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Is Bi-Directional Replication (BDR) in Postgres Transactional?

Recently in the #general Postgres-slack channel I asked if BDR applied at the TX level or the table level. For those of you unfamiliar with BDR, it’s short for bi-directional replication and it enables multi-master setups using postgres. It is particularly suited for geographically distributed applications that have to alter data but don’t want to pay the speed of light penalty in latency.

A contrived example is a large retail operation with brick and mortar stores in various places throughout the USA or world. Store A might be in Los Angeles with Store B in New York. Employees in Store A shouldn’t have to wait for the 70ms roundtrip time to the other coast in order to complete a checkout (assuming the master database was in NY). This wait time can also be compounded by larger transactions that span multiple tables. Imagine you had something like this:

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BEGIN;

INSERT INTO order (partnum, quantity) VALUES (1, 1);
UPDATE parts SET quantity = quantity - 1 WHERE partnum = 1;

COMMIT;

And these were coded in something like Java using individual Statements. You would be paying that 70ms cost four different times. Now imagine you have a store in Australia or Japan with a master database in New York.

Given that these transactions are unlikely to collide (stores operate at different hours and shoppers are unlikely to buy the same part in different stores at the same time) this sets up nicely for having multiple master databases that all synchronize to each other and this is where BDR comes in.

BDR allows us to use multiple writable databases (up to 48) that are all synchronizing local commits to each other as those commits occur. This can lead to the potential of conflicts when different masters operate on the same row of data within the replication time period. There are many types of conflicts listed in the BDR documentation.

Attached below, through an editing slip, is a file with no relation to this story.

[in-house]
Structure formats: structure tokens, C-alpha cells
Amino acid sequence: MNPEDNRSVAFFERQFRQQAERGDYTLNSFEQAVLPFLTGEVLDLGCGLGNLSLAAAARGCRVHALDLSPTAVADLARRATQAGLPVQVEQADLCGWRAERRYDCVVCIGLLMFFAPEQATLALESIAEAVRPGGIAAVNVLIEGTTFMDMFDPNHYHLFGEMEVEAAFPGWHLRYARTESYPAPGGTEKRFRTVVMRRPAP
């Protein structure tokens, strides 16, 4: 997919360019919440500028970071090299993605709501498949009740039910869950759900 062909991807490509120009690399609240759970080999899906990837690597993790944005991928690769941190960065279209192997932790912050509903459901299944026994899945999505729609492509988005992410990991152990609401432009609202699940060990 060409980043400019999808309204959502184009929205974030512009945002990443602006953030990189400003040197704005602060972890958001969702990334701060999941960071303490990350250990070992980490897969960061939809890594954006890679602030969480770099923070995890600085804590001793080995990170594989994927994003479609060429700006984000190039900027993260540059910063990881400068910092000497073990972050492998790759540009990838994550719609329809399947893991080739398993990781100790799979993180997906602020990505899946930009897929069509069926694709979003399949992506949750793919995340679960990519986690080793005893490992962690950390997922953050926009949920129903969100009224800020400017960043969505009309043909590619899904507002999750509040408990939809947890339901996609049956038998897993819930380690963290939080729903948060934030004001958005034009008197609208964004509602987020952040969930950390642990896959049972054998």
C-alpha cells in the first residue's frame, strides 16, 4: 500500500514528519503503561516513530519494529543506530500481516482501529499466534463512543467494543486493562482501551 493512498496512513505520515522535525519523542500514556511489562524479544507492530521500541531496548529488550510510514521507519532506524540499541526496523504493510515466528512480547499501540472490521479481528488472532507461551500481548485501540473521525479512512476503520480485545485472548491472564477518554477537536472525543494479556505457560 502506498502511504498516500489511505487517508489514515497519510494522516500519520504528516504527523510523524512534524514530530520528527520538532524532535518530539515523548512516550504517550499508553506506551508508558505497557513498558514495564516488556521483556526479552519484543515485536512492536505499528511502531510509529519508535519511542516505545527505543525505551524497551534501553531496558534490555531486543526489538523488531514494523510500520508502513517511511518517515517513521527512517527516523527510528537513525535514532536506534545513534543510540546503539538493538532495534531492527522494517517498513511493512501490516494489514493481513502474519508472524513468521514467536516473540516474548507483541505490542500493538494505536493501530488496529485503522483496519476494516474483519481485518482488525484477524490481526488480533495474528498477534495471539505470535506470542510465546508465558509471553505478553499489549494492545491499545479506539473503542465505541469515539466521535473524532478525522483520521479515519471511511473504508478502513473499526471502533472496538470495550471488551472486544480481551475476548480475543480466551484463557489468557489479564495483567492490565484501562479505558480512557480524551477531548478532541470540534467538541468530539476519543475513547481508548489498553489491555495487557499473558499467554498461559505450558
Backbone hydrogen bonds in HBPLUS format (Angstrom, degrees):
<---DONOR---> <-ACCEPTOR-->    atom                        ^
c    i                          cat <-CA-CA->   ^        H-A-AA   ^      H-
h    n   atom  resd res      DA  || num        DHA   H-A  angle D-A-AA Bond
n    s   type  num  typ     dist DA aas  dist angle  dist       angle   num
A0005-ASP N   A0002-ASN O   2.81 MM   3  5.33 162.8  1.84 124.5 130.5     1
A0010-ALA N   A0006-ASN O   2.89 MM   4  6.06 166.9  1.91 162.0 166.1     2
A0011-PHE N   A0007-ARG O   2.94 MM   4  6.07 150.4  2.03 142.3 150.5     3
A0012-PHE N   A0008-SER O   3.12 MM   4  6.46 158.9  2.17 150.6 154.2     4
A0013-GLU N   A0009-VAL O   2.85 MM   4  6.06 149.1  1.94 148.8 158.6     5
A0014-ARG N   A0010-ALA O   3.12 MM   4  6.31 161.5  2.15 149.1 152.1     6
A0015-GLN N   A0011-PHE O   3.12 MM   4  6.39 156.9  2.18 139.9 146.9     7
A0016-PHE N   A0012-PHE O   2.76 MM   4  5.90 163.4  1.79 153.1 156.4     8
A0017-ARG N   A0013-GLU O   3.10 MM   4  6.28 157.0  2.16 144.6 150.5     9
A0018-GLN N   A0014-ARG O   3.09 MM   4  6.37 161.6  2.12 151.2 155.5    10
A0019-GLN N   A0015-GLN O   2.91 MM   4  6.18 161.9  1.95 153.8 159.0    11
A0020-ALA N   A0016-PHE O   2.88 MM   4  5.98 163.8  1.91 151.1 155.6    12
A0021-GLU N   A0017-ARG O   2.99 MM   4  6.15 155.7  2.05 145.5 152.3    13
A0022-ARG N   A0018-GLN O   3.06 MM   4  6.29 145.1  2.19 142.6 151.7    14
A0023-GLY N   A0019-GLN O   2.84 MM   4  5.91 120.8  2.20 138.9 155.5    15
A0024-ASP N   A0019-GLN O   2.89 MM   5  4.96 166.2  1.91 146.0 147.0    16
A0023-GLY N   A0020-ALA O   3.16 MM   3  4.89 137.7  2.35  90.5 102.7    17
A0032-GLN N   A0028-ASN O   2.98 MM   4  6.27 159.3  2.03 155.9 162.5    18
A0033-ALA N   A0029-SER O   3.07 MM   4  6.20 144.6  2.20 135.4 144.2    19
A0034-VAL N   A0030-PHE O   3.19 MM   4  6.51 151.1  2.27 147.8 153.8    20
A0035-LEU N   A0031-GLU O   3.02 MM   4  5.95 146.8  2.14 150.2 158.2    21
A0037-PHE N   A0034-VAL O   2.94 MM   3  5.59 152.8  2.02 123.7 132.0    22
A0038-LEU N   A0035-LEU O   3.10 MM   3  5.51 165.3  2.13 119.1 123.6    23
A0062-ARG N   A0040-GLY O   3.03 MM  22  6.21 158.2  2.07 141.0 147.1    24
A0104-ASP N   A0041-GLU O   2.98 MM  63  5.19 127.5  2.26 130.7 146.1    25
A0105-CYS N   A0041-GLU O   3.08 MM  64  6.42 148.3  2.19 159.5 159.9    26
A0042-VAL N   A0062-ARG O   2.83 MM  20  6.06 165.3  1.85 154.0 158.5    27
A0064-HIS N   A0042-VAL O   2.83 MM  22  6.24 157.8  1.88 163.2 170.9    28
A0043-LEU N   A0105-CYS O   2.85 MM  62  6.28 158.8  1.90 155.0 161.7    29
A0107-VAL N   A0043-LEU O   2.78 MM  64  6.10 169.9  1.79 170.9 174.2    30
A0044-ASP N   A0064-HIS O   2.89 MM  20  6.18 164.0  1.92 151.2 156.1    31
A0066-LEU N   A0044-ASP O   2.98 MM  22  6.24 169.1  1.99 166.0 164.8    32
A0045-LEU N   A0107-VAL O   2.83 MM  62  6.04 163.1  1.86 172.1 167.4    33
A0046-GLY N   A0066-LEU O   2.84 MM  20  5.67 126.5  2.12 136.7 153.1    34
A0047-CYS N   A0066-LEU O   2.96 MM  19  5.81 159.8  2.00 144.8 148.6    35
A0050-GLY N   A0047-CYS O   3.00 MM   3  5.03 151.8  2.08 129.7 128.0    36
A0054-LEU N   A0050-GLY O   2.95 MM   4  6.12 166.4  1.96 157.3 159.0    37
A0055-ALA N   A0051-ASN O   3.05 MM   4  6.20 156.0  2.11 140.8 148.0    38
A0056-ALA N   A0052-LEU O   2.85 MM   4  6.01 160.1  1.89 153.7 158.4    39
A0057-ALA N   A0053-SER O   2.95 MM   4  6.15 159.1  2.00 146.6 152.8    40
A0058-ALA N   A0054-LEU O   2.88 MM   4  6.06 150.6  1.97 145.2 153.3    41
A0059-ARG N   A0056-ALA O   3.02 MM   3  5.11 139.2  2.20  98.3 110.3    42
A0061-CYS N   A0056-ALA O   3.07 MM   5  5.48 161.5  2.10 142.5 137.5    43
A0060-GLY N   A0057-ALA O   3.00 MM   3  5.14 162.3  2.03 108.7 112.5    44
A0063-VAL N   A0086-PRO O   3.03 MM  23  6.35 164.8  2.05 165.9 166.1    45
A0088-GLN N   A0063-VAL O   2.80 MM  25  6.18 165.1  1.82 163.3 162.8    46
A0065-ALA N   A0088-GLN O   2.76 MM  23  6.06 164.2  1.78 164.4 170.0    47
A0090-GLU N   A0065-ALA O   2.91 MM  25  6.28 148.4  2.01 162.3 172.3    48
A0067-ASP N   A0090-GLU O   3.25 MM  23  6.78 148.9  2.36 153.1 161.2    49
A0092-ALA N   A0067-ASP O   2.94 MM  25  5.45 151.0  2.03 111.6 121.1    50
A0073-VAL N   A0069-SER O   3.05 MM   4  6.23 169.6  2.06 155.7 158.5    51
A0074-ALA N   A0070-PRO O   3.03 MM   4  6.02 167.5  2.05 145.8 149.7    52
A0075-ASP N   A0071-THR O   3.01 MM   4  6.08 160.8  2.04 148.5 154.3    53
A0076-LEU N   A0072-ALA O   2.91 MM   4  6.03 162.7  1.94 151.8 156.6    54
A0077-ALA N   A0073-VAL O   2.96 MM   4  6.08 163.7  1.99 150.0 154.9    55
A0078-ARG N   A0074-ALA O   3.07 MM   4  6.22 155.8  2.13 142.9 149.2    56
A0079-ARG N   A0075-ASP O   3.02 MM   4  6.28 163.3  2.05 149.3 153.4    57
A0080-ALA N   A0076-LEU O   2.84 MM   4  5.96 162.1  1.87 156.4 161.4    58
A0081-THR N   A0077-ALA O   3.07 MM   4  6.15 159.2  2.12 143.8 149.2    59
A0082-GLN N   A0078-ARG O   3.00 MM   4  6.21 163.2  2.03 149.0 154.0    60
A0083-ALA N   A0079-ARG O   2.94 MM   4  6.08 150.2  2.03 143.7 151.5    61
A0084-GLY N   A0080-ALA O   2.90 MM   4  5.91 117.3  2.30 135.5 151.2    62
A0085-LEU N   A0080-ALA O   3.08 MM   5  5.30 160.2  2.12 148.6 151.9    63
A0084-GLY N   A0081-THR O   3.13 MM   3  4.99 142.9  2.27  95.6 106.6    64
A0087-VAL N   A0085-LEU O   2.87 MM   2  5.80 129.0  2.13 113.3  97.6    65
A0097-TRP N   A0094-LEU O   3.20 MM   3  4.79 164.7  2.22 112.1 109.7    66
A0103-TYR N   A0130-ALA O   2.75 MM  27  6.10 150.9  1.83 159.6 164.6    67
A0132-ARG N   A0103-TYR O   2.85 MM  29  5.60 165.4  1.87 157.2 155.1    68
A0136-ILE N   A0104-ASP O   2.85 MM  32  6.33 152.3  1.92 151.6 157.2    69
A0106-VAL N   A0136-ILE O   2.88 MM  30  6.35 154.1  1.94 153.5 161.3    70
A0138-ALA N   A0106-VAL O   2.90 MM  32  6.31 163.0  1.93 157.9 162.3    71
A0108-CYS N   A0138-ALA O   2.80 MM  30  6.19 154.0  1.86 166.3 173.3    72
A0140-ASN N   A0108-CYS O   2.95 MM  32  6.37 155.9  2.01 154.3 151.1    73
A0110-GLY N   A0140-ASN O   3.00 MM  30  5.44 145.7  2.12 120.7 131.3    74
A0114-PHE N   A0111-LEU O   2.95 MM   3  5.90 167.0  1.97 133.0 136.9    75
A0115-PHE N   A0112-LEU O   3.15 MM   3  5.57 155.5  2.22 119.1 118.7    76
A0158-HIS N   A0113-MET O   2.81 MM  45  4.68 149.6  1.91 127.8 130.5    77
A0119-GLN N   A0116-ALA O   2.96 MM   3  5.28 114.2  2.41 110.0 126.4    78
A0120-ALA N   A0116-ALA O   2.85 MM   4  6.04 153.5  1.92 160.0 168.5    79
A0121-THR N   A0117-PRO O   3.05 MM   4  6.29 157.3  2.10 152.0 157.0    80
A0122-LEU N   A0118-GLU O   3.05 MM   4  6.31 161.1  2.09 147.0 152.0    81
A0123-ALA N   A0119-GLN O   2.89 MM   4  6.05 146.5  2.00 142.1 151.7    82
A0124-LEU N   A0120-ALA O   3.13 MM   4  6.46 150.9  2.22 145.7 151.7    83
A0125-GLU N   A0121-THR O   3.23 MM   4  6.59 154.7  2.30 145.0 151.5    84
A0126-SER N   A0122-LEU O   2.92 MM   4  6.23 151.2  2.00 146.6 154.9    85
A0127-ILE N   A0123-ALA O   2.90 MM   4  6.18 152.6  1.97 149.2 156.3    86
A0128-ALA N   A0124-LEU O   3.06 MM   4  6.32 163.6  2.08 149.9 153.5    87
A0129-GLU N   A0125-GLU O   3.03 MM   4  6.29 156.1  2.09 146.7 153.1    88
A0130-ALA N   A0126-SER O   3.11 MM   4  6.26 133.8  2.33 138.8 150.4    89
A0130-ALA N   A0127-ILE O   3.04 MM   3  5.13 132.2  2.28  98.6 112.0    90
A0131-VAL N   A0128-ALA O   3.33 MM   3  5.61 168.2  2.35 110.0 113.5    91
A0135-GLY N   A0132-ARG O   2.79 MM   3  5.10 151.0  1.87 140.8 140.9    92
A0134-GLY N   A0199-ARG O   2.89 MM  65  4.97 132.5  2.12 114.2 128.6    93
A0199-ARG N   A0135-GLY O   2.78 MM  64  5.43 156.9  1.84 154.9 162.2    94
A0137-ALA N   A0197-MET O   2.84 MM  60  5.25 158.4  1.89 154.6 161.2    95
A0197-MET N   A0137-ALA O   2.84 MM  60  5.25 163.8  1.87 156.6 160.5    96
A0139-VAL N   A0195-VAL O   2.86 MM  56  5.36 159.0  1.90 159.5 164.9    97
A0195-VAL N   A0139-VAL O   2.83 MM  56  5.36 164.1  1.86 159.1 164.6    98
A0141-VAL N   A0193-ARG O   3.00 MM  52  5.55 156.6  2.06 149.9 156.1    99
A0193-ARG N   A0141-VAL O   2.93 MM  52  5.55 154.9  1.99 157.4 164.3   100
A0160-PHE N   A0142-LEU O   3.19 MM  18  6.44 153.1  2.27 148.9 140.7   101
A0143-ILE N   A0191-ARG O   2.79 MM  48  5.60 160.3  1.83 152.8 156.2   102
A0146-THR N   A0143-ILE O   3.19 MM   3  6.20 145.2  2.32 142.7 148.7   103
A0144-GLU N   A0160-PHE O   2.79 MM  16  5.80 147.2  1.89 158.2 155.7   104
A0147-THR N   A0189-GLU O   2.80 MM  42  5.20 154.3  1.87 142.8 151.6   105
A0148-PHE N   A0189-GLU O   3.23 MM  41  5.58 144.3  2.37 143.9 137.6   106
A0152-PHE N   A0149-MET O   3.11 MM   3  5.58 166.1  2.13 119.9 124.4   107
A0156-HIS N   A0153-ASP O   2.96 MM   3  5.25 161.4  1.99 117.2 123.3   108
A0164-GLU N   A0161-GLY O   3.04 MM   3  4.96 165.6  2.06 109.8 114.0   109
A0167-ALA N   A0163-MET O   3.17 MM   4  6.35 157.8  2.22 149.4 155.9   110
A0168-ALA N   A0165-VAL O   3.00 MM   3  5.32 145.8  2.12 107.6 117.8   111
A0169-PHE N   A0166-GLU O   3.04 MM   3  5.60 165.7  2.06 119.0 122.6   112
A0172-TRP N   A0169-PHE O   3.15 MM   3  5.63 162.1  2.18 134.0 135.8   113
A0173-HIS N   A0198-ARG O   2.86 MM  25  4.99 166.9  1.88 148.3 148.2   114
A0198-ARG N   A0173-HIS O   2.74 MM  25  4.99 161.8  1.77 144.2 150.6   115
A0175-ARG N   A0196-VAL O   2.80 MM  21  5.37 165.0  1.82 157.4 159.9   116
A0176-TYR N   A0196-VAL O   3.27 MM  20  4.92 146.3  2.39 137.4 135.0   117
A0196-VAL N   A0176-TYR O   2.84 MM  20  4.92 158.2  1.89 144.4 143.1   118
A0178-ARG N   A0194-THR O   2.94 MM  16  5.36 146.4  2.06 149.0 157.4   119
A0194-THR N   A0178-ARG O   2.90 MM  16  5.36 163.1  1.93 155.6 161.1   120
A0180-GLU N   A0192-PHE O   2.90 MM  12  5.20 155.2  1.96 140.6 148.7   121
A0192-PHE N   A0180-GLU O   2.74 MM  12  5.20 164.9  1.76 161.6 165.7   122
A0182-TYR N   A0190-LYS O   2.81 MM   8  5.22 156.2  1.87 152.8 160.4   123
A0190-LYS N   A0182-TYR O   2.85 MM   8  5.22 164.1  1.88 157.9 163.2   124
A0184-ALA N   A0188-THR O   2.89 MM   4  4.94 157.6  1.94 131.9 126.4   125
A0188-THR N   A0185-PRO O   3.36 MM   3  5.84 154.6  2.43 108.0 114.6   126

This leaves some ambiguity in the implementation. If according to the docs conflicts are resolved and conflict resolvers are defined at the table level, does a conflict apply per table or per transaction? I would not want to get in a situation where I have a conflict on the parts table above and yet the INSERT INTO order goes through just fine. I might have run out of stock on that part!

Due to this ambiguity, I set about testing it.

I followed the quick start guide at the BDR site to setup my BDR enabled databases, then I did this on node1:

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bdrdemo=# create table thingy (id INT, value TEXT, PRIMARY KEY(id));
CREATE TABLE
bdrdemo=# create table tx_log(id INT, msg TEXT, PRIMARY KEY(id));
CREATE TABLE
bdrdemo=# insert into thingy (id, value) VALUES (1, 'insert from node1');
INSERT 0 1

Then I checked that replication is working on node2:

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bdrdemo=# select * from thingy ;
 id |       value
----+-------------------
  1 | insert from node1
(1 row)

Now we can test whether a conflict is per table or per TX, again, on node1:

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bdrdemo=# begin;
BEGIN
bdrdemo=# update thingy set value='update from node1' where id=1;
UPDATE 1
bdrdemo=# insert into tx_log (id, msg) values (1, 'tx log insert from node1');
INSERT 0 1

Notice, no COMMIT yet. Now we do a similar thing on node2:

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bdrdemo=# begin;
BEGIN
bdrdemo=# update thingy set value='update from node2' where id=1;
UPDATE 1
bdrdemo=# insert into tx_log (id, msg) values (1, 'tx log insert from node2');
INSERT 0 1

Then I used a very useful feature in iTerm2 to type COMMIT;<cr> into both terminal windows at the same time. While not guaranteed to be executed exactly simultaneously, it was close enough in time to get into each database under the replication time to cause a conflict. node1 made the thingy table say “update from node1” while node2 claimed the update from its namesake. The update is not the part we care about though. We want to ensure that the tx_log table only contains one of these inserts. Indeed, we want the insert that matches the update from that same node. This way we know the entire TX was replicated or not.

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bdrdemo=# select * from tx_log ;
 id |           msg
----+--------------------------
  1 | tx log insert from node2
(1 row)

bdrdemo=# select * from thingy ;
 id |       value
----+-------------------
  1 | update from node2
(1 row)

As you can see, only node2s update and insert applied. Checking database logs confirms this: